Holidays Tours

Why long car rides don't have to be boring

When the traffic gets heavy, the smart pull out snacks and a podcast.

By Wendyl Nissen
When most people find out that the road trip north to our place in the country takes about four hours, they are horrified. City people who spend a lot of time in cars getting from A to B by necessity view unnecessary time in cars as something to be avoided at all cost, especially in four-hour increments.
But, for me, four hours is a very small price to pay when you know that waiting for you at the end of it is your haven. Once I open the gate and steer the car down the driveway, all tension is gone and life is good.
But that four hours has not come without its challenges, usually in the form of traffic jams.
Recently we made a spur-of-the-moment decision to head north on a Friday night. We had spent much more time in Auckland than we had budgeted for in our 2017 calendar, mainly because I had taken on a new job on the radio.
"If I don't get some time up north soon I am going to seriously lose the will to live," I told my husband Paul on that fateful Friday morning.
"If I don't get some time up north soon I am going to seriously lose the will to live," I told my boss later on that fateful Friday morning.
And so, at four in the afternoon, thanks to the machinations of these two important people, I found myself propped up in the passenger seat of the car while my husband drove north.
As usual before setting off, we had the standard discussion about which route to take.
I prefer heading out west through Helensville to avoid traffic on the Auckland Harbour Bridge and the ridiculous Puhoi tunnel, which was built to make it faster to get north but is a very sensitive soul prone to complete shutdown of its single lane north the minute there is anything resembling a breakdown.
Paul prefers State Highway 1, Puhoi tunnel included, so that is the way we went – for about half an hour, until everything came to a standstill. We had barely left the North Shore of Auckland and we were going nowhere.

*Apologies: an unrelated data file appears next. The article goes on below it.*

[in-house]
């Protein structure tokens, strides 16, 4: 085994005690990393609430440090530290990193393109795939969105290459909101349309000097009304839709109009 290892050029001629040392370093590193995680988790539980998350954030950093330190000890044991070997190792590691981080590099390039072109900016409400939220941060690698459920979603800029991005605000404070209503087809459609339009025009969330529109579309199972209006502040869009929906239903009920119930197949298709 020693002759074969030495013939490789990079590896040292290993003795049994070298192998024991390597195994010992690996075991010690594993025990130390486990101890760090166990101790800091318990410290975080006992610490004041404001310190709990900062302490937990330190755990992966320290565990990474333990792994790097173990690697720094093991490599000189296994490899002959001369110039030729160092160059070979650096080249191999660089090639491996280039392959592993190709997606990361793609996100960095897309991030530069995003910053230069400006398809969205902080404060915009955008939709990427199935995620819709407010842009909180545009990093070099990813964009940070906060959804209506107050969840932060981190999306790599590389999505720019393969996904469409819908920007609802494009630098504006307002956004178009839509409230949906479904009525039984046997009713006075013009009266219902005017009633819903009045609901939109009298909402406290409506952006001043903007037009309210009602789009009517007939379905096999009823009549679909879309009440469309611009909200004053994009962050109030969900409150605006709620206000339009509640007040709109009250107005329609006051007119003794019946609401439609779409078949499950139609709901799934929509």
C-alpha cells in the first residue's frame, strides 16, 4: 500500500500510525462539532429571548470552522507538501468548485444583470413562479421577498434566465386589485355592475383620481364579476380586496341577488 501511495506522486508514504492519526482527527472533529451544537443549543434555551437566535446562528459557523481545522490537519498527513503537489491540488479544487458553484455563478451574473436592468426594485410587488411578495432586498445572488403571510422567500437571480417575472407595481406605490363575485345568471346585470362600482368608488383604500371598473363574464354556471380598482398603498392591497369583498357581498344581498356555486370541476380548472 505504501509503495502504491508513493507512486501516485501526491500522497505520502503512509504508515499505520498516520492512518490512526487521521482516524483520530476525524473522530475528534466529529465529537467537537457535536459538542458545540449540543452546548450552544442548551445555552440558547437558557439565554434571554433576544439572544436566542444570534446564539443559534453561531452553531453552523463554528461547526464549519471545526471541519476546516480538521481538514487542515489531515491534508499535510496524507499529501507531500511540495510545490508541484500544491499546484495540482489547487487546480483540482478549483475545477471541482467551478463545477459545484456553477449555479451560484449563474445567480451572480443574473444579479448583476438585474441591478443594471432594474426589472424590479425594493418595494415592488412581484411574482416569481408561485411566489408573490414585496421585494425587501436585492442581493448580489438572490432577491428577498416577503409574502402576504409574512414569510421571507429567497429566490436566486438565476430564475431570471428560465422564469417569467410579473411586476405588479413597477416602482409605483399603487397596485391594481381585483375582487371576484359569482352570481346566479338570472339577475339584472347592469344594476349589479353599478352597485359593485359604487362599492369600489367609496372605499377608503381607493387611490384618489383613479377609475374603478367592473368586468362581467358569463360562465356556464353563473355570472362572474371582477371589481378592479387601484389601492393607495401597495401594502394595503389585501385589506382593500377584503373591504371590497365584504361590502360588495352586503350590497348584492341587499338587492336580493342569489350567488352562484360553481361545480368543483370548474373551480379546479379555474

Fortunately, I had packed some supplies, which included a nicely chilled bottle of wine. As I wasn't driving, I saw no impediment to me getting out of the car in the middle of a motorway covered in motionless cars to retrieve it from the boot, open the bottle and, failing in my efforts to find a cup or a glass, take delicate sips from it now and then.
Paul, meanwhile, fumed. The words "bloody" and "traffic" and "Auckland" may have left his lips until I did my calming mantra of "we can't do anything about it so we might as well enjoy it". Which worked for me after a few more sips, but not so much for him.
As we spent the next two hours in a queue not moving anywhere I watched the kids in the car in front of us perform a sitting song-and-dance routine for their very amused father.
To the right of us, a man got out of his car and stood on the side of the road calmly puffing a cigar. And one man simply got out of the car behind us and started walking. Perhaps he was going to investigate the cause of the hold-up or maybe he just wasn't good at sitting still.
Fortunately, I remembered I had downloaded the new podcast Black Hands, about the Bain family murders, so set that up and we both sat back to have a listen and try not to think about how late we would be getting to the Hokianga.
Eventually things started to move and we crawled through the tunnel, doing our best to see what had caused the hold-up and finding nothing – but we did see the walking man, who had covered a good few kilometres since leaving his car.
That trip took six hours, much of it in the dark, but we were on a familiar route, the podcast provided good entertainment and when we finally arrived it was well worth it just to be home.
Now, after nearly four years of frequently driving north, and two sets of new tyres, we no longer just jump in the car and go.
Instead, we check the traffic app for conditions on both our preferred routes, then have a sensible chat about which way to go, which doesn't involve me referring to "that Friday night we got stuck for two hours".
We try not to set an arrival time that plays over and over in our heads as we battle traffic and, most importantly, I now pack a chiller with wine, cheese and crackers. That way at least one of us has a nice Friday night on the road.

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